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-   -   DC servo in Amp (http://www.diyaudio.com/forums/solid-state/46497-dc-servo-amp.html)

blu_line 25th November 2004 07:20 AM

DC servo in Amp
 
I finally soldered my amp this week.
I did not include a DC-servo since i was not sure i needed one or not !

Well, it turned out i do it. So i prototyped one.

The problem is now that it does not completely adjusts the output DC to 0. it is around 150mV.

Any one suggestions how come ?


grtz

Simon

Elso Kwak 25th November 2004 08:15 AM

Re: DC servo in Amp/Shooting in the Dark
 
Quote:

Originally posted by blu_line
I finally soldered my amp this week.
I did not include a DC-servo since i was not sure i needed one or not !

Well, it turned out i do it. So i prototyped one.

The problem is now that it does not completely adjusts the output DC to 0. it is around 150mV.

Any one suggestions how come ?


grtz
Simon

Hi Simon,
Without schematic it is like shooting in the dark for me!
Did you incorporate an offset adjustment in your scheme?
:confused:

peranders 25th November 2004 08:30 AM

2 Attachment(s)
If you had done it right you ought to have less than 5 mV or the value the servo opamp has.

Schematic please. Meanwhile you can check my simulation files. I have used LTSpice from www.linear.com freeware.

blu_line 25th November 2004 11:09 AM

I will put it up asap !

grtz

Simon

blu_line 25th November 2004 11:38 AM

Powe amp schematic
 
2 Attachment(s)
Here is the poweramp !


grtz

Simon

blu_line 25th November 2004 11:39 AM

DC Servo
 
2 Attachment(s)
And the DC Servo

grtz

Simon

peranders 25th November 2004 11:42 AM

In your case the input bias current may cause extra DC shift.

SonnyA has made a similar amp, check his A1

http://mirand.dk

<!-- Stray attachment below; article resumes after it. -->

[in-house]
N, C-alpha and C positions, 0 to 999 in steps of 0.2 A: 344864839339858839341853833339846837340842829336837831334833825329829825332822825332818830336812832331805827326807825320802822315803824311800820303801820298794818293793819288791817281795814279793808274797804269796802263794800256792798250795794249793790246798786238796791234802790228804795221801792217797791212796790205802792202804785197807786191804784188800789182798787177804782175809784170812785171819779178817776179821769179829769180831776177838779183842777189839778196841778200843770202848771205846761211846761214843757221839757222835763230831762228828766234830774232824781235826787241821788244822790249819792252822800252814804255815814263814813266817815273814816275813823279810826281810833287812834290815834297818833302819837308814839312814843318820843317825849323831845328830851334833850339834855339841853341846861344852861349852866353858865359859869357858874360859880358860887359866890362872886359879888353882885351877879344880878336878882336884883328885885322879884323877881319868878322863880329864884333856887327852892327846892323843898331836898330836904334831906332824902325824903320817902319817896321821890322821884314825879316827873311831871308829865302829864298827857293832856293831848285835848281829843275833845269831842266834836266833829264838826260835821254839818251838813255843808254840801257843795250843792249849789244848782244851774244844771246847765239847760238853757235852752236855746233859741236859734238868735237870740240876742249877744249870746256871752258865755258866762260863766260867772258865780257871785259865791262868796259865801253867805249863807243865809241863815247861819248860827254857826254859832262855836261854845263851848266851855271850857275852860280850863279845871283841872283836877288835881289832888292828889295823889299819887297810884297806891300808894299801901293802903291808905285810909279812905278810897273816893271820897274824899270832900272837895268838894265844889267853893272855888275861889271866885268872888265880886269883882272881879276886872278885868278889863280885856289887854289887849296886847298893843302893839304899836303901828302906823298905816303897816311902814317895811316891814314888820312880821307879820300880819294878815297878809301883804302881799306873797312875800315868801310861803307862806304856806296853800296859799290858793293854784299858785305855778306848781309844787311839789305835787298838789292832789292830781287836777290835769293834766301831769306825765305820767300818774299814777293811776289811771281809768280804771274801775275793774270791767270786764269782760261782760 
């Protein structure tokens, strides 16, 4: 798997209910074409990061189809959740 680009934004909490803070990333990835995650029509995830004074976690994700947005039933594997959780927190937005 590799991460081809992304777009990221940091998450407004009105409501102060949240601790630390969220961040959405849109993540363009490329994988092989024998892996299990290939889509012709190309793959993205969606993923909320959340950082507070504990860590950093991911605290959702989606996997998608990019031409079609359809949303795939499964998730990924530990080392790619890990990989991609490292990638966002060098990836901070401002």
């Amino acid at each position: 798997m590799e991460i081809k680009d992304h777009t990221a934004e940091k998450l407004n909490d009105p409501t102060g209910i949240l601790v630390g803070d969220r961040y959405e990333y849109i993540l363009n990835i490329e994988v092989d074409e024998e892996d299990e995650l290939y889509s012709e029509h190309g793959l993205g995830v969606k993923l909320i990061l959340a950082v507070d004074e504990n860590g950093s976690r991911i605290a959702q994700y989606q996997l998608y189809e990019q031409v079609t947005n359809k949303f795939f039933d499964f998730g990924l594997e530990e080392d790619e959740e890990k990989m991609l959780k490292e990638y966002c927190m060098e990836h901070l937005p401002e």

Your servo must have an additional cap at the + input otherwise the gain won't be less than 1.

Notice also that you must tune the servo so it won't clip at 20 Hz and full output power of the main amp. The is even more important since the opamp has lower supply voltage than the main amp.

Your emitter resistos and the inverting input are also pretty large compared to feedback. The emitter resistors should be a small as possible.

Not also that you can have a current gain in your main current mirro

Elso Kwak 26th November 2004 12:25 PM

Re: DC servo in Amp
 
2 Attachment(s)
Quote:

Originally posted by blu_line I finally soldered my amp this week.
I did not include a DC-servo since i was not sure i needed one or not !
Well, it turned out i do it. So i prototyped one.
The problem is now that it does not completely adjusts the output DC to 0. it is around 150mV.
Any one suggestions how come ?
grtz

Simon
Hi Simon. Match Q9 and Q10 for Beta or HFE. Same for Q11 & 12. If that does not help enough install the attached circuit. Top and bottem are supply voltages. Connect the wiper of the pot to the input of your amp after the input cap.:cool:

peranders 26th November 2004 01:03 PM

This is a good advice but practially rather hopeless task, the matching thing. It's better to inject the missing base current. You could have a servo for it! I have this in my RIIA discrete amp. I have the same problems there with unequal base currents.

blu_line 26th November 2004 04:36 PM

Thanks for all the advice !

The problem is solved. The whole problem was related to measurement issues.

I measured 150 mv over a supply wire to ground and not from output on the pcb to ground on the PCB !
It actually is just 2 mv.

All components are matched within 2 %
except for the output power devices.
I could not match NPN's and PNP's in the same range.

grtz

Simon


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